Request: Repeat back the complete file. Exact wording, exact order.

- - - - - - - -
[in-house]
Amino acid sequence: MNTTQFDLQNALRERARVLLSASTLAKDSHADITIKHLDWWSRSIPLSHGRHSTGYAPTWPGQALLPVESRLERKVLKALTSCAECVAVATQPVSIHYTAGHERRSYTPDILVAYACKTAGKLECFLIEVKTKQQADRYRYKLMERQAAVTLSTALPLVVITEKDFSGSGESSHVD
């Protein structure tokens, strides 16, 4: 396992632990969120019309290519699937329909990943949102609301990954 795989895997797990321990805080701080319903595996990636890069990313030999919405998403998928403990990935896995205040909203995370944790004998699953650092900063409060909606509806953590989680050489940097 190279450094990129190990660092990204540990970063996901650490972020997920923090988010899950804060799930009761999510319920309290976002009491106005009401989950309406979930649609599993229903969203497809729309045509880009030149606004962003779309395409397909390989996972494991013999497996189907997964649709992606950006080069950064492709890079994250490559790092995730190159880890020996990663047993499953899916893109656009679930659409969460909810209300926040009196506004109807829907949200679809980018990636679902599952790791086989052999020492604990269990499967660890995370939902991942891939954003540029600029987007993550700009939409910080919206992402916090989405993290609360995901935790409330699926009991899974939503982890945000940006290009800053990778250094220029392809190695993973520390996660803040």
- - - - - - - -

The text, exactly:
[in-house]
Amino acid sequence: MNTTQFDLQNALRERARVLLSASTLAKDSHADITIKHLDWWSRSIPLSHGRHSTGYAPTWPGQALLPVESRLERKVLKALTSCAECVAVATQPVSIHYTAGHERRSYTPDILVAYACKTAGKLECFLIEVKTKQQADRYRYKLMERQAAVTLSTALPLVVITEKDFSGSGESSHVD
């Protein structure tokens, strides 16, 4: 396992632990969120019309290519699937329909990943949102609301990954 795989895997797990321990805080701080319903595996990636890069990313030999919405998403998928403990990935896995205040909203995370944790004998699953650092900063409060909606509806953590989680050489940097 190279450094990129190990660092990204540990970063996901650490972020997920923090988010899950804060799930009761999510319920309290976002009491106005009401989950309406979930649609599993229903969203497809729309045509880009030149606004962003779309395409397909390989996972494991013999497996189907997964649709992606950006080069950064492709890079994250490559790092995730190159880890020996990663047993499953899916893109656009679930659409969460909810209300926040009196506004109807829907949200679809980018990636679902599952790791086989052999020492604990269990499967660890995370939902991942891939954003540029600029987007993550700009939409910080919206992402916090989405993290609360995901935790409330699926009991899974939503982890945000940006290009800053990778250094220029392809190695993973520390996660803040």